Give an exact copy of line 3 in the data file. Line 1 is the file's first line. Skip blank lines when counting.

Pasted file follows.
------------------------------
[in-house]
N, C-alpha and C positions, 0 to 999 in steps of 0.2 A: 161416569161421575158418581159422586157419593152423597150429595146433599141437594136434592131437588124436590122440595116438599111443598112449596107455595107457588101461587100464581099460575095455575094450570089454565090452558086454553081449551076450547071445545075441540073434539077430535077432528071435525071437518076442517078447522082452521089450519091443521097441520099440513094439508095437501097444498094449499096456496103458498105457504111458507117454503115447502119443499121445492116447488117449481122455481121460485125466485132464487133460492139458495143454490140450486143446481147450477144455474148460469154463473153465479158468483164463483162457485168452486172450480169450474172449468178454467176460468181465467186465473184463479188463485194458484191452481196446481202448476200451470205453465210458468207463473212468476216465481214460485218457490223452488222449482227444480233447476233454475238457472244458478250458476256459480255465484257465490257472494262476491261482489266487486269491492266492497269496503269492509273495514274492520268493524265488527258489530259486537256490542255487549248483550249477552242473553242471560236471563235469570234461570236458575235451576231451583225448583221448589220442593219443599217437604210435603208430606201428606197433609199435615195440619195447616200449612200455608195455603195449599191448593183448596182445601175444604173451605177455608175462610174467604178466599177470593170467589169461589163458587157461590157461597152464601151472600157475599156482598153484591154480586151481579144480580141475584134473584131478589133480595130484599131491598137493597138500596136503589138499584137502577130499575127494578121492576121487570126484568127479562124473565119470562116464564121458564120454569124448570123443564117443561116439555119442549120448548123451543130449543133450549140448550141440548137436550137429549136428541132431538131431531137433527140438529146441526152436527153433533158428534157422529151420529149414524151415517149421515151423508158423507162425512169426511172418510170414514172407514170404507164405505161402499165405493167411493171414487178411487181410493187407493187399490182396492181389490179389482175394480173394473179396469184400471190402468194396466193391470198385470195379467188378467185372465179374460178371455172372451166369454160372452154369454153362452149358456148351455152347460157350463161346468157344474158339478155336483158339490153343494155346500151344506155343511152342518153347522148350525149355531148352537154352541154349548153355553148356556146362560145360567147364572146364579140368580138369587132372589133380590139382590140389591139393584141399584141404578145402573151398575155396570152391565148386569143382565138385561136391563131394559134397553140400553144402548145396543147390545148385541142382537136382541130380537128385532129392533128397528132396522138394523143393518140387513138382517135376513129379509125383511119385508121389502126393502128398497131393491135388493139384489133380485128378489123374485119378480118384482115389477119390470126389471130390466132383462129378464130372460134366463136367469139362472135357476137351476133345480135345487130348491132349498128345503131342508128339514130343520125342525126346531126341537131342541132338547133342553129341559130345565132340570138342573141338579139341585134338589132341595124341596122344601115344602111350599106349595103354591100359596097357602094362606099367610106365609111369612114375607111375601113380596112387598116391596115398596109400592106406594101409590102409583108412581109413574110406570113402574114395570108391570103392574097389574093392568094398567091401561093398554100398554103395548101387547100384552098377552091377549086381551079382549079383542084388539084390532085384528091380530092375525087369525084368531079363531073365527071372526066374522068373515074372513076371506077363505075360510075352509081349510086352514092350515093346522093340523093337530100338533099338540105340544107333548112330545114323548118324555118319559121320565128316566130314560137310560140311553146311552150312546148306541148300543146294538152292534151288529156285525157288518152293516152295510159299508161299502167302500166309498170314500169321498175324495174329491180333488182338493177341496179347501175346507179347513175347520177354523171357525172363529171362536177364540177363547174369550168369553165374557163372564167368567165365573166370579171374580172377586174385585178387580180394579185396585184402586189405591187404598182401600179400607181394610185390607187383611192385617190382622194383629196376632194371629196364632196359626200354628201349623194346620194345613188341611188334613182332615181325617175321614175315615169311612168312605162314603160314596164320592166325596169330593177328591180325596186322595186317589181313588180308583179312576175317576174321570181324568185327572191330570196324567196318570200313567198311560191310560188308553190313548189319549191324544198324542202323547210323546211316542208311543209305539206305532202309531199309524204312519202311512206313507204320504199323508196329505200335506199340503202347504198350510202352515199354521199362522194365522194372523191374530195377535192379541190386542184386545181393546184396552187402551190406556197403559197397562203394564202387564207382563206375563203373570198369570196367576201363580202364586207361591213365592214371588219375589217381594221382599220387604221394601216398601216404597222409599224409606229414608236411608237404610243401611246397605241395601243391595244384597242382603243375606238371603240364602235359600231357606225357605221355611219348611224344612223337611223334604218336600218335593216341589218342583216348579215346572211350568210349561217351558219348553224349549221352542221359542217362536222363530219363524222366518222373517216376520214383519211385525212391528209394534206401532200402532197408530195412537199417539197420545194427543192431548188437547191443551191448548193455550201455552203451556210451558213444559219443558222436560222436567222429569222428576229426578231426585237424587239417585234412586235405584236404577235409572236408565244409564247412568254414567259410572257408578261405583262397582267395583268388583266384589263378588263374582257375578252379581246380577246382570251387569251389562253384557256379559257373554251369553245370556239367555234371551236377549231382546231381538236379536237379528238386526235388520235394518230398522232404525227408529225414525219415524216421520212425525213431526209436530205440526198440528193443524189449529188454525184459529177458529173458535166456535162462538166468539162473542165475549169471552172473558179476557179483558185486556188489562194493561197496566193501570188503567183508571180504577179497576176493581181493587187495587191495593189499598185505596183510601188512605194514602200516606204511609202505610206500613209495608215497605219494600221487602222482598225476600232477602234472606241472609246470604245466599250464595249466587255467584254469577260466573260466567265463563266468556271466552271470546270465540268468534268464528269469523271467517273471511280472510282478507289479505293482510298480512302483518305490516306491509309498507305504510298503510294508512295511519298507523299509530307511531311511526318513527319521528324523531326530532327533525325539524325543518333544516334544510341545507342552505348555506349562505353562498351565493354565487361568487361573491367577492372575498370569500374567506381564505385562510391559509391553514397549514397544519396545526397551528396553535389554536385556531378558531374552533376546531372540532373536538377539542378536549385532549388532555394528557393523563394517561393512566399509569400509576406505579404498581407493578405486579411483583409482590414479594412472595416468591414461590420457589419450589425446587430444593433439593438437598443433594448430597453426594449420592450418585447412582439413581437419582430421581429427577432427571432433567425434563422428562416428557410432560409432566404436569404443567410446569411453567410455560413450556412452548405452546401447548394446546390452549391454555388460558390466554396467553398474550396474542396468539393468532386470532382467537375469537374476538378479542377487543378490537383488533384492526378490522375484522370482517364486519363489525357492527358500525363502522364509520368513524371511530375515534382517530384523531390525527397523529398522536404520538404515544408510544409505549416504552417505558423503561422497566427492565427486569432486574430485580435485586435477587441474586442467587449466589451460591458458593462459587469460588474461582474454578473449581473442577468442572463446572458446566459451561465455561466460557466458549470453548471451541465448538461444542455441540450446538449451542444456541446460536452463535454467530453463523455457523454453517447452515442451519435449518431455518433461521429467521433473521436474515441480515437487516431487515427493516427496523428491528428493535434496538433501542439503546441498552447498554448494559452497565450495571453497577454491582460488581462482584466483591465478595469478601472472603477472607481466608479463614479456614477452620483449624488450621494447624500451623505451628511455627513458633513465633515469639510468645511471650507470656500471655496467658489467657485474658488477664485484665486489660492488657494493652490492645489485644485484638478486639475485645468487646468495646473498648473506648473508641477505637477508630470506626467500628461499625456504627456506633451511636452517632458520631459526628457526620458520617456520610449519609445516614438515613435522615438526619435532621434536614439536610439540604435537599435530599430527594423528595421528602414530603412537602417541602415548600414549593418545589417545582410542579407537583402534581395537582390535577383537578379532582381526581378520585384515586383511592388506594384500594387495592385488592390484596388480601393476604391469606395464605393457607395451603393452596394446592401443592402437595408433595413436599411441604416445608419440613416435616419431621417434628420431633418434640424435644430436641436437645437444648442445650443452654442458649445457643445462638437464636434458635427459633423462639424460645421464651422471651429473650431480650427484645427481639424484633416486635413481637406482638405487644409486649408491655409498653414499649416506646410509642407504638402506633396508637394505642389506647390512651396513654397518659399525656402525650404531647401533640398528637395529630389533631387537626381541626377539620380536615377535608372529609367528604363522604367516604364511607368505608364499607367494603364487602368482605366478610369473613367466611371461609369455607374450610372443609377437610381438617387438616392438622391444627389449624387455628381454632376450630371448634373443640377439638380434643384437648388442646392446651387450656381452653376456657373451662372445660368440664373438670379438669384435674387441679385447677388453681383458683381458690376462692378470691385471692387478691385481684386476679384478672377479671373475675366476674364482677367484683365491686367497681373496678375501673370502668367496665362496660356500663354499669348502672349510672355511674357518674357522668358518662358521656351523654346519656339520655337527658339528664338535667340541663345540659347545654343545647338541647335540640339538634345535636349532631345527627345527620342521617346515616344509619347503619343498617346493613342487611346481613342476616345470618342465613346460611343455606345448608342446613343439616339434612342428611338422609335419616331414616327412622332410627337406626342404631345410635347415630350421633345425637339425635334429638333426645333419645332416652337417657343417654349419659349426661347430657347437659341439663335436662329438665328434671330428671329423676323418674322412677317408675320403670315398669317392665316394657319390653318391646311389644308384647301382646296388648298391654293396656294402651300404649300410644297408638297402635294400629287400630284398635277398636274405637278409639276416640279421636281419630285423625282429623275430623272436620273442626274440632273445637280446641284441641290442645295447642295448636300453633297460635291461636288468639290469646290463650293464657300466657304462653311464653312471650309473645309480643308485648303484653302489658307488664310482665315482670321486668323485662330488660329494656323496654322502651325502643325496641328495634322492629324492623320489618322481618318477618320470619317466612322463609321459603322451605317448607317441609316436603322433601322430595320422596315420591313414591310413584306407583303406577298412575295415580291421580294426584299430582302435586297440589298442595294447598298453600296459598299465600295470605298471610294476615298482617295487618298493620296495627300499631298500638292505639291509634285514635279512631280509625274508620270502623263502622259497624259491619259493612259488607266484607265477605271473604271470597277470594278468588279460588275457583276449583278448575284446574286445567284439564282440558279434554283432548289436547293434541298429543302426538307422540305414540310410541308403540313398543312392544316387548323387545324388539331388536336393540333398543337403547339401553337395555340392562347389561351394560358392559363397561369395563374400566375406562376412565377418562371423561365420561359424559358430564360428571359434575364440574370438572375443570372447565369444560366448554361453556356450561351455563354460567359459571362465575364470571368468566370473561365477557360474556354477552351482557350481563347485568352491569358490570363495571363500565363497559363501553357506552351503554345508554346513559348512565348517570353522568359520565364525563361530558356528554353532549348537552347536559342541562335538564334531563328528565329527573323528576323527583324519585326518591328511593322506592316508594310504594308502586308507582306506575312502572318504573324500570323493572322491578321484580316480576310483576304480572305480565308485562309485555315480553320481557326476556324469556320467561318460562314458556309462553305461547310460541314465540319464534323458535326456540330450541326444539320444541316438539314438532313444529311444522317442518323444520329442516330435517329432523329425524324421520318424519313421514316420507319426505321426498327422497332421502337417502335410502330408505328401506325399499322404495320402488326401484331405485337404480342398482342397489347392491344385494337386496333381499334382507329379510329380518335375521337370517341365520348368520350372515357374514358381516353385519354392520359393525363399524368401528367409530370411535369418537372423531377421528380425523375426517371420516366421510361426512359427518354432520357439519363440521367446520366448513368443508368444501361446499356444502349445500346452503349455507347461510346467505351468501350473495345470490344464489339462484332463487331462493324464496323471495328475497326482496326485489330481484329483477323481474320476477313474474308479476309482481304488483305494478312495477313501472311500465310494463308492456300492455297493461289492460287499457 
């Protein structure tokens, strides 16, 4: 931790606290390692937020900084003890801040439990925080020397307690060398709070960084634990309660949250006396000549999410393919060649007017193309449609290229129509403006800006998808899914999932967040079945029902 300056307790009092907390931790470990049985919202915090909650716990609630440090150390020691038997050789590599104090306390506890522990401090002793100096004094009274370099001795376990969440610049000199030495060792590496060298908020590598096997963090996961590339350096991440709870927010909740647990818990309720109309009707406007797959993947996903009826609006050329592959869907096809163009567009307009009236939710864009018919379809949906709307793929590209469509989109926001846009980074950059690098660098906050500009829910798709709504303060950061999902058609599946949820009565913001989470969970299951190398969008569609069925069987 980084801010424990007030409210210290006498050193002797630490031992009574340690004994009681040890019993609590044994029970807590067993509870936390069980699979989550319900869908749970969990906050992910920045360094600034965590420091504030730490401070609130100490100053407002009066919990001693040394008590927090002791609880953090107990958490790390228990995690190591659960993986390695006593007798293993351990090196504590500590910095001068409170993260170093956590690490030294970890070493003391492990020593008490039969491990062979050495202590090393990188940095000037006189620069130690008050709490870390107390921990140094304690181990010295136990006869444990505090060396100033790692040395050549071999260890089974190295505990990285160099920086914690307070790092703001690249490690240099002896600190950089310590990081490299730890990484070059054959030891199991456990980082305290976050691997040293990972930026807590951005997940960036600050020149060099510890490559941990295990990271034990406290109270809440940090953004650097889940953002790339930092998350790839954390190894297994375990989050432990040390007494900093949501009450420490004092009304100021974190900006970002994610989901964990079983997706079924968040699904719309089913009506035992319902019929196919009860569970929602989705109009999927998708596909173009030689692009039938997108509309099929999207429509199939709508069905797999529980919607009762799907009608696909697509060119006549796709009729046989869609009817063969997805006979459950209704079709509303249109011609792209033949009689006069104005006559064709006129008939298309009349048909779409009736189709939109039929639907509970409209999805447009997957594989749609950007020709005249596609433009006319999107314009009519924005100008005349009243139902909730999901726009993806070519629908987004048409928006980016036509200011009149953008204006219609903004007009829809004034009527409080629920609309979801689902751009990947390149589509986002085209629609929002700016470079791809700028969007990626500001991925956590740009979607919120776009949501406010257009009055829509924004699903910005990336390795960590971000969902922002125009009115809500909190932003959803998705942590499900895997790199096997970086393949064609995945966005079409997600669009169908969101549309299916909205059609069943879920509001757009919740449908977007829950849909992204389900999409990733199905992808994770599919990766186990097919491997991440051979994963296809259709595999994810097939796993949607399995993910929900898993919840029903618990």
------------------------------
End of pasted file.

């Protein structure tokens, strides 16, 4: 931790606290390692937020900084003890801040439990925080020397307690060398709070960084634990309660949250006396000549999410393919060649007017193309449609290229129509403006800006998808899914999932967040079945029902 300056307790009092907390931790470990049985919202915090909650716990609630440090150390020691038997050789590599104090306390506890522990401090002793100096004094009274370099001795376990969440610049000199030495060792590496060298908020590598096997963090996961590339350096991440709870927010909740647990818990309720109309009707406007797959993947996903009826609006050329592959869907096809163009567009307009009236939710864009018919379809949906709307793929590209469509989109926001846009980074950059690098660098906050500009829910798709709504303060950061999902058609599946949820009565913001989470969970299951190398969008569609069925069987 980084801010424990007030409210210290006498050193002797630490031992009574340690004994009681040890019993609590044994029970807590067993509870936390069980699979989550319900869908749970969990906050992910920045360094600034965590420091504030730490401070609130100490100053407002009066919990001693040394008590927090002791609880953090107990958490790390228990995690190591659960993986390695006593007798293993351990090196504590500590910095001068409170993260170093956590690490030294970890070493003391492990020593008490039969491990062979050495202590090393990188940095000037006189620069130690008050709490870390107390921990140094304690181990010295136990006869444990505090060396100033790692040395050549071999260890089974190295505990990285160099920086914690307070790092703001690249490690240099002896600190950089310590990081490299730890990484070059054959030891199991456990980082305290976050691997040293990972930026807590951005997940960036600050020149060099510890490559941990295990990271034990406290109270809440940090953004650097889940953002790339930092998350790839954390190894297994375990989050432990040390007494900093949501009450420490004092009304100021974190900006970002994610989901964990079983997706079924968040699904719309089913009506035992319902019929196919009860569970929602989705109009999927998708596909173009030689692009039938997108509309099929999207429509199939709508069905797999529980919607009762799907009608696909697509060119006549796709009729046989869609009817063969997805006979459950209704079709509303249109011609792209033949009689006069104005006559064709006129008939298309009349048909779409009736189709939109039929639907509970409209999805447009997957594989749609950007020709005249596609433009006319999107314009009519924005100008005349009243139902909730999901726009993806070519629908987004048409928006980016036509200011009149953008204006219609903004007009829809004034009527409080629920609309979801689902751009990947390149589509986002085209629609929002700016470079791809700028969007990626500001991925956590740009979607919120776009949501406010257009009055829509924004699903910005990336390795960590971000969902922002125009009115809500909190932003959803998705942590499900895997790199096997970086393949064609995945966005079409997600669009169908969101549309299916909205059609069943879920509001757009919740449908977007829950849909992204389900999409990733199905992808994770599919990766186990097919491997991440051979994963296809259709595999994810097939796993949607399995993910929900898993919840029903618990």